I repeat: “If Phase I of this project has been abandoned and Abuja residents have enjoyed no rail service for over two years, where and why has CCECC constructed Phase II for $1.473 billion?”

And why does Eyemark contain none of this information?   When will Buhari commission Phase II, how will it operate on top of the rotting Phase I, and who will maintain it?

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Using Eyemark as a convenient measure, let us return to the example of the SNB, the total cost of which the app claims to be N336bn.


When President Jonathan broke ground on the project in March 2014, aiming at completing it in 2018, the total project cost was N117bn, and his government paid N30bn, or 25 per cent of the cost.  In January 2017, after Julius Berger had worked on the project for three years, the Buhari government gave a contract for “additional preliminary works” to the same company.

The following month, the Nigeria Sovereign Investment Agency (NSIA) announced that it would invest $760 million in the SNB. Also in May 2018, Buhari established a Presidential Infrastructure Development Fund (PIDF) to “invest in critical national infrastructure.”

Among them were the SNB, the Lagos-Ibadan Expressway, and the Abuja-Kano Road.  The National Economic Council immediately gave seed funding of $650 million dollars for the PIDF, which was to be managed by the NSIA.

Two months later, in July 2018, the government awarded a contract for link roads to the bridge.  “Today FEC has approved…and this contract was awarded to Julius Berger for the sum of N206 billion,” Information Minister Lai Mohammed said.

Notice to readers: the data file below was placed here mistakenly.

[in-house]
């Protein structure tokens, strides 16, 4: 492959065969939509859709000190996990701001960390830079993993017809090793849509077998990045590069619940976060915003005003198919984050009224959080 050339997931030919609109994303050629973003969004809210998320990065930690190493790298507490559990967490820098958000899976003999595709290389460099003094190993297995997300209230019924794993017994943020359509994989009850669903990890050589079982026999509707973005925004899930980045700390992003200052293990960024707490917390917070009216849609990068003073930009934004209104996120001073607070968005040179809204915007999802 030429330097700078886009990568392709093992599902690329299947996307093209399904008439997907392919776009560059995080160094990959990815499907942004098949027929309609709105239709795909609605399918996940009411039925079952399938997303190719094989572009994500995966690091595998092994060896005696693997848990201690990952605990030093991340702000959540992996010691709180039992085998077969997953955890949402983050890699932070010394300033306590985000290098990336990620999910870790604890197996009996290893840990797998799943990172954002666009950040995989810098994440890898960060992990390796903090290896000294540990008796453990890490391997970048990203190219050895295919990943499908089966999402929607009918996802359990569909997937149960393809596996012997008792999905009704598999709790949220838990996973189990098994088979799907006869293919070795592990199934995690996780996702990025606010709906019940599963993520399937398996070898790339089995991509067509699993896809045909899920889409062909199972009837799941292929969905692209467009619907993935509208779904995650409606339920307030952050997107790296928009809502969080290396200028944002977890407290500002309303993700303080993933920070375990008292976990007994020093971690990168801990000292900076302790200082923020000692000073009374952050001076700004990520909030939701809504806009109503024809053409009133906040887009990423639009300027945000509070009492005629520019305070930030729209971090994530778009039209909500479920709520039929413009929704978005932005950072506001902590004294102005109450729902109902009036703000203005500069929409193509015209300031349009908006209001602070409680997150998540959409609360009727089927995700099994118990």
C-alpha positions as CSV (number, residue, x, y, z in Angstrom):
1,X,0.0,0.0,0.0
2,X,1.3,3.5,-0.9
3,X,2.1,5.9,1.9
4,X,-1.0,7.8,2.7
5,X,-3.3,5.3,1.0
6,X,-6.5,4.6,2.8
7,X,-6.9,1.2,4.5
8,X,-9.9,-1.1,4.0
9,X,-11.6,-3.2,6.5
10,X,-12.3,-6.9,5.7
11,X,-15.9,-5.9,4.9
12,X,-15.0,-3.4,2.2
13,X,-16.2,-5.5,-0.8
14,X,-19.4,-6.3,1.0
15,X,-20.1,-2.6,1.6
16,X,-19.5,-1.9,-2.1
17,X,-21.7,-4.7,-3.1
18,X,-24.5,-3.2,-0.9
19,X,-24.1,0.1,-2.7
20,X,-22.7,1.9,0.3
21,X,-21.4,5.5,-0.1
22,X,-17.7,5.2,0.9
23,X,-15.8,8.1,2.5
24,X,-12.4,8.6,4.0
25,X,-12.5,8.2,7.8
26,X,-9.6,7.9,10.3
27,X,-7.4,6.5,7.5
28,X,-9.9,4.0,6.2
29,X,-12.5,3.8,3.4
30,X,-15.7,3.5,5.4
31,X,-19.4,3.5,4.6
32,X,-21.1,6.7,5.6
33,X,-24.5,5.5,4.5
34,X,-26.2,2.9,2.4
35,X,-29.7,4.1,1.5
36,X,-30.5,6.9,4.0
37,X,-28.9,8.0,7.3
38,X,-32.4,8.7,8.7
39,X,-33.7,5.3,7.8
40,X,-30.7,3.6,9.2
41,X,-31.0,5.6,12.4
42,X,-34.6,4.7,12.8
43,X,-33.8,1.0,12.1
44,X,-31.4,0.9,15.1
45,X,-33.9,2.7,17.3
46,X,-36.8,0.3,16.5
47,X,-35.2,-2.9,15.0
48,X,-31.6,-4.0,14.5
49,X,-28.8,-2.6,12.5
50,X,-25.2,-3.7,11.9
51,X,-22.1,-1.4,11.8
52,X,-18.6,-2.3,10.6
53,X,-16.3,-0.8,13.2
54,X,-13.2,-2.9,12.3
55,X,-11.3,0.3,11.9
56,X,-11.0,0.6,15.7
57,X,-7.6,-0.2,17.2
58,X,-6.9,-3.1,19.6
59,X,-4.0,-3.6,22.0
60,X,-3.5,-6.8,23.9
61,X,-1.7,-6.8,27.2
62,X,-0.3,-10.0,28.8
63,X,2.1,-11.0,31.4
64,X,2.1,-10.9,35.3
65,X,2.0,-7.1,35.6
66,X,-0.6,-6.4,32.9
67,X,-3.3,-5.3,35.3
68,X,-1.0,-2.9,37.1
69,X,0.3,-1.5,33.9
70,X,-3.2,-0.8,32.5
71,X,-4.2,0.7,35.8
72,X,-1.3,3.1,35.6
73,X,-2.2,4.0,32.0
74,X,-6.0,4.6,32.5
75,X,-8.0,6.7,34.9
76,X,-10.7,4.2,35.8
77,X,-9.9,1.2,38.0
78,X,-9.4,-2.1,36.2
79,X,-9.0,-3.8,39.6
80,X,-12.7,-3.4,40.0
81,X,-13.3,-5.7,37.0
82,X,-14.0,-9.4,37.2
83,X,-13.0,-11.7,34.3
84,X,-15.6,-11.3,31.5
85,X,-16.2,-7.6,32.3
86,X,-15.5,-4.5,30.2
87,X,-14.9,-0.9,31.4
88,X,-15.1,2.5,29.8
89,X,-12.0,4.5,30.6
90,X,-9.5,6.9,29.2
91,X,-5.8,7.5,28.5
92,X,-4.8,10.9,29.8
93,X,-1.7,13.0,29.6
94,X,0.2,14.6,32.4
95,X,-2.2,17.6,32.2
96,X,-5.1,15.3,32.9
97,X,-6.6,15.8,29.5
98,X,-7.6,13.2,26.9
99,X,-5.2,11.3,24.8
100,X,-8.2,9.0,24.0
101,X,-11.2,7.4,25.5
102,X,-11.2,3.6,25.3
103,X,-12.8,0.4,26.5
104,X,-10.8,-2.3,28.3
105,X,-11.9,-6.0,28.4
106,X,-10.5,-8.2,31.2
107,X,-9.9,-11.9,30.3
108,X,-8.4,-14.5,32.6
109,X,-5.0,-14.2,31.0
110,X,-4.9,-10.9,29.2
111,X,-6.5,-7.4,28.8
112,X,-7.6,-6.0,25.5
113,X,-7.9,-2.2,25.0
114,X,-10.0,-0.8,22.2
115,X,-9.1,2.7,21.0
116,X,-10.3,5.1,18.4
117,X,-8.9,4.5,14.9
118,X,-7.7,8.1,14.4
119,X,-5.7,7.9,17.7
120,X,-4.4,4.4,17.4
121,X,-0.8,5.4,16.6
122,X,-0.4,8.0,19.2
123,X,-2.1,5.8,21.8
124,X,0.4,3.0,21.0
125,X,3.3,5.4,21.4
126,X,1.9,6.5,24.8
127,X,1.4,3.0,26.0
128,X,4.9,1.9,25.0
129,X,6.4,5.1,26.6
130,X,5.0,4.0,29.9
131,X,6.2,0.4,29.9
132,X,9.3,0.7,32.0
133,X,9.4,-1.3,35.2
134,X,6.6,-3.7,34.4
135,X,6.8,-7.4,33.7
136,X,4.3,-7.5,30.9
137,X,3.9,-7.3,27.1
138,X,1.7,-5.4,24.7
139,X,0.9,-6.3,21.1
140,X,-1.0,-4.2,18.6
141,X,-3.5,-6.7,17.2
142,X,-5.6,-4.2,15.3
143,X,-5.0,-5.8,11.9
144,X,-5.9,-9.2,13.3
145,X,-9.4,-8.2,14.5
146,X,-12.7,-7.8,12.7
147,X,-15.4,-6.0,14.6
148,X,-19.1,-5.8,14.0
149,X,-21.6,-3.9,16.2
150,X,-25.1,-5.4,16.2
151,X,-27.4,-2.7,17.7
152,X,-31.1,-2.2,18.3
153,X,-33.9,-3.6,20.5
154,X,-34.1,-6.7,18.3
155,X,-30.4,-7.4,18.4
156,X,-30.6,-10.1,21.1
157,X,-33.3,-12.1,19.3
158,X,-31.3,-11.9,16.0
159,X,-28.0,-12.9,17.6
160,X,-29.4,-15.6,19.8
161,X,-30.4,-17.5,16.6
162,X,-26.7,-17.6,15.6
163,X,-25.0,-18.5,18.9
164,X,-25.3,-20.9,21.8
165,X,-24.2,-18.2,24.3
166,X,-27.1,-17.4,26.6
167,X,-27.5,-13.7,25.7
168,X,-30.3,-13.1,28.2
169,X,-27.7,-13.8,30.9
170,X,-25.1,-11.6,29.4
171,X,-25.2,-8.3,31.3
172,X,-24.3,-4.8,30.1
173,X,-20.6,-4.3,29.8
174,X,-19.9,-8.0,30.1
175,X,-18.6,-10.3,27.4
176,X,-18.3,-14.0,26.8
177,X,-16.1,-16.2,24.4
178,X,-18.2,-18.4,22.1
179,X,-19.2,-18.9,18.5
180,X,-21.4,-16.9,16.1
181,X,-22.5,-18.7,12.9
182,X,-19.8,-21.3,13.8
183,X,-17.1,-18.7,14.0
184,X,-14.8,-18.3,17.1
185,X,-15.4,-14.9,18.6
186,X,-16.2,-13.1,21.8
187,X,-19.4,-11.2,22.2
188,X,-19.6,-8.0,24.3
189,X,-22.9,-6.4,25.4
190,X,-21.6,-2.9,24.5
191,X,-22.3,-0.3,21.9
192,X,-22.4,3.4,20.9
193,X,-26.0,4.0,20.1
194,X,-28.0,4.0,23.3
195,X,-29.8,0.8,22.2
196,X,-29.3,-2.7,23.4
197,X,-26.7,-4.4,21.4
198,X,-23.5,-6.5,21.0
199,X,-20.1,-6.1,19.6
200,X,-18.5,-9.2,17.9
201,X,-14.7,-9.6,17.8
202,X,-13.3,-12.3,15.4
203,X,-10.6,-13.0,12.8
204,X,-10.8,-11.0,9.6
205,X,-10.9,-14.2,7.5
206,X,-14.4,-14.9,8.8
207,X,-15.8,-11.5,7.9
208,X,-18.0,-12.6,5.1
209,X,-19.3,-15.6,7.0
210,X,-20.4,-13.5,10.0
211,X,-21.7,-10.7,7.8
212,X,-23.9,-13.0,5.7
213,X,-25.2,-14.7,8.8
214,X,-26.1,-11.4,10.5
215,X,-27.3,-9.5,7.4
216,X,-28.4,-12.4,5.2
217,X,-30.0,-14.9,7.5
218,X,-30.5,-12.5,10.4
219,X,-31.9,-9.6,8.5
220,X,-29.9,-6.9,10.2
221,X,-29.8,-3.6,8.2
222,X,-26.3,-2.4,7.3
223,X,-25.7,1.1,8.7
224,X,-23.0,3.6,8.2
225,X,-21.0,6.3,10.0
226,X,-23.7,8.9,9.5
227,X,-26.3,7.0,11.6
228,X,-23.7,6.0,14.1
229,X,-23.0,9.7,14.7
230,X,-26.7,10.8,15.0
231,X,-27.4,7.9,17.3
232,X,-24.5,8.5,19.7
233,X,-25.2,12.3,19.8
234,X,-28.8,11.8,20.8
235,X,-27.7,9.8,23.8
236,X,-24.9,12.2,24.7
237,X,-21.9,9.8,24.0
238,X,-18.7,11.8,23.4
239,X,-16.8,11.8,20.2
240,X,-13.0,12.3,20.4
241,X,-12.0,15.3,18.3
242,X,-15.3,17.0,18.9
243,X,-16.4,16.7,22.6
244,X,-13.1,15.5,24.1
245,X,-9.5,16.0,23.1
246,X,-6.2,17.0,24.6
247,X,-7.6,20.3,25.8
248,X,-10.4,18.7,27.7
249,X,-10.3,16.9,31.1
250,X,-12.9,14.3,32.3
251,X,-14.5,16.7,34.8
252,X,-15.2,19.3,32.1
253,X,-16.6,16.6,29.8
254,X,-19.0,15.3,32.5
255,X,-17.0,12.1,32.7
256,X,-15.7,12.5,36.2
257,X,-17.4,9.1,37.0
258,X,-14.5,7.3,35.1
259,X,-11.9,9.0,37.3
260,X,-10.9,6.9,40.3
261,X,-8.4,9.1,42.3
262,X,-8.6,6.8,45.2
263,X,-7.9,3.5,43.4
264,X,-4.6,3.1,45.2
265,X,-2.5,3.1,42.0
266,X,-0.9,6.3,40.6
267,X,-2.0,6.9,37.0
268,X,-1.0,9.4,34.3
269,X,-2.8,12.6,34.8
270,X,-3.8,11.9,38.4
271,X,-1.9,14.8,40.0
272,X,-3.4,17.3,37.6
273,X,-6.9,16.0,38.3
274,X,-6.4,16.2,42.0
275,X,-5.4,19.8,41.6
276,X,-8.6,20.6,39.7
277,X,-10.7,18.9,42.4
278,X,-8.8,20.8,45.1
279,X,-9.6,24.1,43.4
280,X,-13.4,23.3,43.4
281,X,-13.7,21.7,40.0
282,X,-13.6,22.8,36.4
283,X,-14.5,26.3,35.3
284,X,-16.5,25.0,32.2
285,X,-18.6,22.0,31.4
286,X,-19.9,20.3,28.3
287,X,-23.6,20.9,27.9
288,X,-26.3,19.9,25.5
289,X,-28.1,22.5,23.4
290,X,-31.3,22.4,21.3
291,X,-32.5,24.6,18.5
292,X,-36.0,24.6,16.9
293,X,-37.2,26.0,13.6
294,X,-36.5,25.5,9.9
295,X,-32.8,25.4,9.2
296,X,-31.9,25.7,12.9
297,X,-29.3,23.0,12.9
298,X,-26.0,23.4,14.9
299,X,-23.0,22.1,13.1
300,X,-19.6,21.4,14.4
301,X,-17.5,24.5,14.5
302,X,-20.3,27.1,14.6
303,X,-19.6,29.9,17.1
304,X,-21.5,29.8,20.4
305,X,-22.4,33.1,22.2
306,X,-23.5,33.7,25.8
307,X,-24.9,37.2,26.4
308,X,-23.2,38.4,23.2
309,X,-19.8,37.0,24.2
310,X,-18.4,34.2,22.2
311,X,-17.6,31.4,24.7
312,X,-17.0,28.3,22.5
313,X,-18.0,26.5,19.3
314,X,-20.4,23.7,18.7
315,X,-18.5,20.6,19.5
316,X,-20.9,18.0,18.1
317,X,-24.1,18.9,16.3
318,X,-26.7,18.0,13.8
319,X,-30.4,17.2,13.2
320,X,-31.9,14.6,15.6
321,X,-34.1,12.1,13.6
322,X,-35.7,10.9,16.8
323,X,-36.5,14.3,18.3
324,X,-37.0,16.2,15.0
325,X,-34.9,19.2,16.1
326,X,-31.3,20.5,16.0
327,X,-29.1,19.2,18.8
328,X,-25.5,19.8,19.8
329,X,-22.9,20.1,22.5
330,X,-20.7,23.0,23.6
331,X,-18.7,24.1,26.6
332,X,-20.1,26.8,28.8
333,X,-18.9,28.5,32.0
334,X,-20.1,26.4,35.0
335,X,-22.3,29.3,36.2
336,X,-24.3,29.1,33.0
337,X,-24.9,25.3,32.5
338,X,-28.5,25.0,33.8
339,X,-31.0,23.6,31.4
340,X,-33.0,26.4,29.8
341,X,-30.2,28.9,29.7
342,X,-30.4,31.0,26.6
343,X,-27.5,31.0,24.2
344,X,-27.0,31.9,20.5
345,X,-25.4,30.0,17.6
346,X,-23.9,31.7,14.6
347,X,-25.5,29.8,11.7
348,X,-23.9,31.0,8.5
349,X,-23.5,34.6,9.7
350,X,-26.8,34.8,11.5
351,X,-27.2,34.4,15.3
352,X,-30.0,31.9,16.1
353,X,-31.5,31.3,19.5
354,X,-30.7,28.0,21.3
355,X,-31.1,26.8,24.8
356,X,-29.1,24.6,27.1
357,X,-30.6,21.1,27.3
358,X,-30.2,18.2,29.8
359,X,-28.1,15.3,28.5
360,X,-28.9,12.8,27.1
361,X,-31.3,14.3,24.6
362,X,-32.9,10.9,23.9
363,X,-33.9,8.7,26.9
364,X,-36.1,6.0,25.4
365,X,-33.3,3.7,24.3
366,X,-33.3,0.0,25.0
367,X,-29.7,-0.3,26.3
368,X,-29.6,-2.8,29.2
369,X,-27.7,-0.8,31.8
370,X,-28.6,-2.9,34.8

In November 2018, the government again gave Julius Berger another N206bn contract for the “main work” on the bridge, Works Minister Babatunde Fashola announced, to be funded by the PIDF and completed in 36 months.

When the United States and the Island of Jersey repatriated the sum of $308m to Nigeria early in 2020, it was also with a specific agreement: “…The government of Nigeria has committed that the assets will support and assist in expediting the construction of the three major infrastructure projects across Nigeria – namely Lagos – Ibadan expressway, Abuja – Kano express way and the second Niger bridge.” No, I do not think that the SNB was built for N306bn. The Buhari administration must give a full account before it leaves office.

On querying Eyemark, I recommend that you avoid the Lagos-Ibadan rail.  It would regale you with a long tale of irrelevant projects, none of which it claims has begun despite a massive N71.15bn appropriated, and despite Lagos-Ibadan being completed.

Similarly, as of last week, every electricity project that I looked at was at best “ongoing;” most had not even started.  This is startling when one recalls that Kaduna State governor Nasir el-Rufai early in 2020 declared the power sector to be “broken,” the Federal Government having fruitlessly squandered N1.7tn in just three years.

And remember the 2044.1km Port Harcourt-Maiduguri rail (or eastern railway corridor) which the government began to construct earlier in 2022?  At the time, Minister of Transportation Rotimi Amaechi said the project would be completed before Buhari leaves office.

Last week, Mu’azu Sambo, who replaced Amaechi, told us what we already suspected: that will not happen[because] there are no “foreign loans” for it.  Eyemark does not even capture the eastern railway let alone the spaghetti of public relations rail projects the Buhari government dazzled Nigerian ears with.

Translation: completion of the SNB is but an anomaly.  This is the very reason why Eyemark itself will conveniently disappear soon.

Merry Christmas.